MOSCOW (AP) -- A Moscow court decided Thursday to keep Russian opposition leader and anti-corruption blogger Alexei Navalny under house arrest rather than send him to jail pending trial.
The ruling came as a surprise to many of Navalny's supporters, who had predicted that President Vladimir Putin -- riding on 80 percent approval ratings after annexing the Ukrainian Black Sea region of Crimea in March -- would have no qualms about putting Russia's top opposition figure behind bars.
"Putin has dreamed for a long time of putting Navalny in jail, but he was scared to do it and didn't feel it was in his power," said Nikolai Lyaskin, who works for Navalny's anti-corruption fund and was protesting outside the court building. "Now he's drunk on his power and feels himself unpunishable."
Instead, the court ruled Thursday to extend Navalny's house arrest, which began in February, for six months.
Navalny is already serving a suspended sentence for an embezzlement conviction last summer, when he was nearly jailed but released at the last minute, allowing him to participate in a high-profile Moscow mayoral campaign. As convictions against him mount, each case makes it more likely that his suspended sentence will be turned into a real one.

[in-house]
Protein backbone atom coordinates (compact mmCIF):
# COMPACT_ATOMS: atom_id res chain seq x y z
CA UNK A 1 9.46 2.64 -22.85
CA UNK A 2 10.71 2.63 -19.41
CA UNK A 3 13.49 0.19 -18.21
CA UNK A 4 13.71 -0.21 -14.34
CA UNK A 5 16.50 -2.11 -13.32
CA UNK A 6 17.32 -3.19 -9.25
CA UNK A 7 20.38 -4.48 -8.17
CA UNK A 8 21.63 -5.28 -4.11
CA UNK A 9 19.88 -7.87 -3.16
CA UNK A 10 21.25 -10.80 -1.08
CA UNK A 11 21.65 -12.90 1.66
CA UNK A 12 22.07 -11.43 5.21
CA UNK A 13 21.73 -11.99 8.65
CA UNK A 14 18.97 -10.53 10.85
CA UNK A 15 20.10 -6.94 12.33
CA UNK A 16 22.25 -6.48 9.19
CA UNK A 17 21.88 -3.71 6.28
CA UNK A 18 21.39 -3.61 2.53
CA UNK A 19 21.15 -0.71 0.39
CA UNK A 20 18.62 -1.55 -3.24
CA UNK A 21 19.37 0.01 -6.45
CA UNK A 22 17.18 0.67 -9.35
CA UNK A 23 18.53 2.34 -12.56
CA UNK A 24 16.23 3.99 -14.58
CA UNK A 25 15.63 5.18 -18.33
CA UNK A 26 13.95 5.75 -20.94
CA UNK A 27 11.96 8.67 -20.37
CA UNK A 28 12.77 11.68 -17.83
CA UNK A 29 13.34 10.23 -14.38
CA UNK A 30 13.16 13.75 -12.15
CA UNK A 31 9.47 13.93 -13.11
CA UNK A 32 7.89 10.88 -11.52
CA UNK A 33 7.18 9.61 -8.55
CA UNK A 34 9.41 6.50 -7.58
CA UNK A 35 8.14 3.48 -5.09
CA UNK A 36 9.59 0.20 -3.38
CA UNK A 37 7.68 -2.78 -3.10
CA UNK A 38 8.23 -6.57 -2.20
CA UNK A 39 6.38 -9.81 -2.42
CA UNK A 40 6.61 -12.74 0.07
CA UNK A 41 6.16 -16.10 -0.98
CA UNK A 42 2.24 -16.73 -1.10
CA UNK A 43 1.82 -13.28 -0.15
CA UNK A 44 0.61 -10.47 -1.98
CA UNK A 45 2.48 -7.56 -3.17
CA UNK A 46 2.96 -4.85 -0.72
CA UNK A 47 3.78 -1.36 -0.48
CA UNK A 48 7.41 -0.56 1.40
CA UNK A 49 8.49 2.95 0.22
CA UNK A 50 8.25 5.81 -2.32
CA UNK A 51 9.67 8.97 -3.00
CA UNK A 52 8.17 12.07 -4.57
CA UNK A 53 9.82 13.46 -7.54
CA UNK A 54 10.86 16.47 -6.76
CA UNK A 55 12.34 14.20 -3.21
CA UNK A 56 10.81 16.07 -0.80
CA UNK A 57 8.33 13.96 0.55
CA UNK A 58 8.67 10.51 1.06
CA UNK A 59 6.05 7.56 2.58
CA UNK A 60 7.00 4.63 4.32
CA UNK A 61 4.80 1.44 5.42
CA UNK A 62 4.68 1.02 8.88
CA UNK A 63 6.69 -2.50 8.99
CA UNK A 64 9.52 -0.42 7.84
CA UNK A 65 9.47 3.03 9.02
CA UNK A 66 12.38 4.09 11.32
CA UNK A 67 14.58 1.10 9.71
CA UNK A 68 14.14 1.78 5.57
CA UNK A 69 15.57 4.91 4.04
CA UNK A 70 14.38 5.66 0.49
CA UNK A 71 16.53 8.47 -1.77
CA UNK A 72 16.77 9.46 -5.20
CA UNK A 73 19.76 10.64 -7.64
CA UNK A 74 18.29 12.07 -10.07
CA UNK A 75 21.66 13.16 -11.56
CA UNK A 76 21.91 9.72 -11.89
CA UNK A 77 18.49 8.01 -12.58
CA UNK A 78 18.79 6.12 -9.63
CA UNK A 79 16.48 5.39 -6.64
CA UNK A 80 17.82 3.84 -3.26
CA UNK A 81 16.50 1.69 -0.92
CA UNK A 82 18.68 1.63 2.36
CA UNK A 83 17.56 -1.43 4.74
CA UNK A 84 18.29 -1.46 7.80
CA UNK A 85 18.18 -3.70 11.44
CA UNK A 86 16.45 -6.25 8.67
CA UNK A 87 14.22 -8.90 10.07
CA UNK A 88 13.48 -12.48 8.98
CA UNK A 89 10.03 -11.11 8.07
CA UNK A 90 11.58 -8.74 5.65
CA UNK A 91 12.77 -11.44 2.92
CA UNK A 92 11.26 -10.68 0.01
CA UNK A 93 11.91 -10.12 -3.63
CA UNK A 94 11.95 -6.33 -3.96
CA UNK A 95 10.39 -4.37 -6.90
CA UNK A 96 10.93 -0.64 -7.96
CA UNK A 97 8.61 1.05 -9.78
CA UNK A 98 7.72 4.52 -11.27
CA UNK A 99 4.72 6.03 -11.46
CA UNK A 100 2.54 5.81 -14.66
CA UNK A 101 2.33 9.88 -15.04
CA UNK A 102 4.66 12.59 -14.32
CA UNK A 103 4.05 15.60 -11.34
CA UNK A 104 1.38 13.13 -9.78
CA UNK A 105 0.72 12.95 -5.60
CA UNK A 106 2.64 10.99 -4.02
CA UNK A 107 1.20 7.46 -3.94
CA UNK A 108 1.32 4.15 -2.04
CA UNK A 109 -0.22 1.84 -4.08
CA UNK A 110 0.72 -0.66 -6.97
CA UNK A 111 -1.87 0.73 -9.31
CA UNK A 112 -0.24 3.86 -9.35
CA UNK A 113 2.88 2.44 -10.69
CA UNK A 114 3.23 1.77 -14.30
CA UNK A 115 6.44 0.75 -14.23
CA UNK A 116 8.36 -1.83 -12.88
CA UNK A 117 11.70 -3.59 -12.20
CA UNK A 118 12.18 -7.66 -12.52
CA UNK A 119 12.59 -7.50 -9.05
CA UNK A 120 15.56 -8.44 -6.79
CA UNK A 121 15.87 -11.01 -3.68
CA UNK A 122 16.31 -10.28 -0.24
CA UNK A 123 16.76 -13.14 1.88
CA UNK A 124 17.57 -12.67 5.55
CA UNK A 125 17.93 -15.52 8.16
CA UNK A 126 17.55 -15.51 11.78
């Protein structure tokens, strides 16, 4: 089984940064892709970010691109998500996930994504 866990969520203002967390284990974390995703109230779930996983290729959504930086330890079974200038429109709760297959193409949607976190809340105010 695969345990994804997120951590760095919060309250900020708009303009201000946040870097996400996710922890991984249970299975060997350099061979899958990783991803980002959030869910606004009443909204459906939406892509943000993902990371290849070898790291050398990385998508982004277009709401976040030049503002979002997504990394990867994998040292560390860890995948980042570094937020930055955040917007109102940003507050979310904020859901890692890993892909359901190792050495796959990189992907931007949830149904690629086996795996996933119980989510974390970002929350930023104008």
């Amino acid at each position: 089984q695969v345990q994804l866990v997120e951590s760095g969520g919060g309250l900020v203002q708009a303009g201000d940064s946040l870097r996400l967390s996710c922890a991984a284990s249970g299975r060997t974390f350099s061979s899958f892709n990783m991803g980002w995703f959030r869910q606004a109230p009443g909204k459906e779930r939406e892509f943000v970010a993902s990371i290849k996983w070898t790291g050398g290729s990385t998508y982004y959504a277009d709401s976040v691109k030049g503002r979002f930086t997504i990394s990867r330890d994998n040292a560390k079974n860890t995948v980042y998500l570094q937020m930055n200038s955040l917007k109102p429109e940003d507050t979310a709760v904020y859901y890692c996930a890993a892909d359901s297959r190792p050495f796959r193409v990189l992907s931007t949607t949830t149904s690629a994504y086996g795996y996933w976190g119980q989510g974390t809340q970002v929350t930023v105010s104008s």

On Tuesday, Navalny was fined $8,400 for slandering a lawmaker. He has also appeared in court for several administrative cases this year.
In the current case, Navalny and his brother Oleg are accused of defrauding the Russian unit of French cosmetics company Yves Rocher and embezzling 31 million rubles ($870,000) from the company. Yves Rocher has sent a letter to investigators saying the company suffered no damage in the deal.
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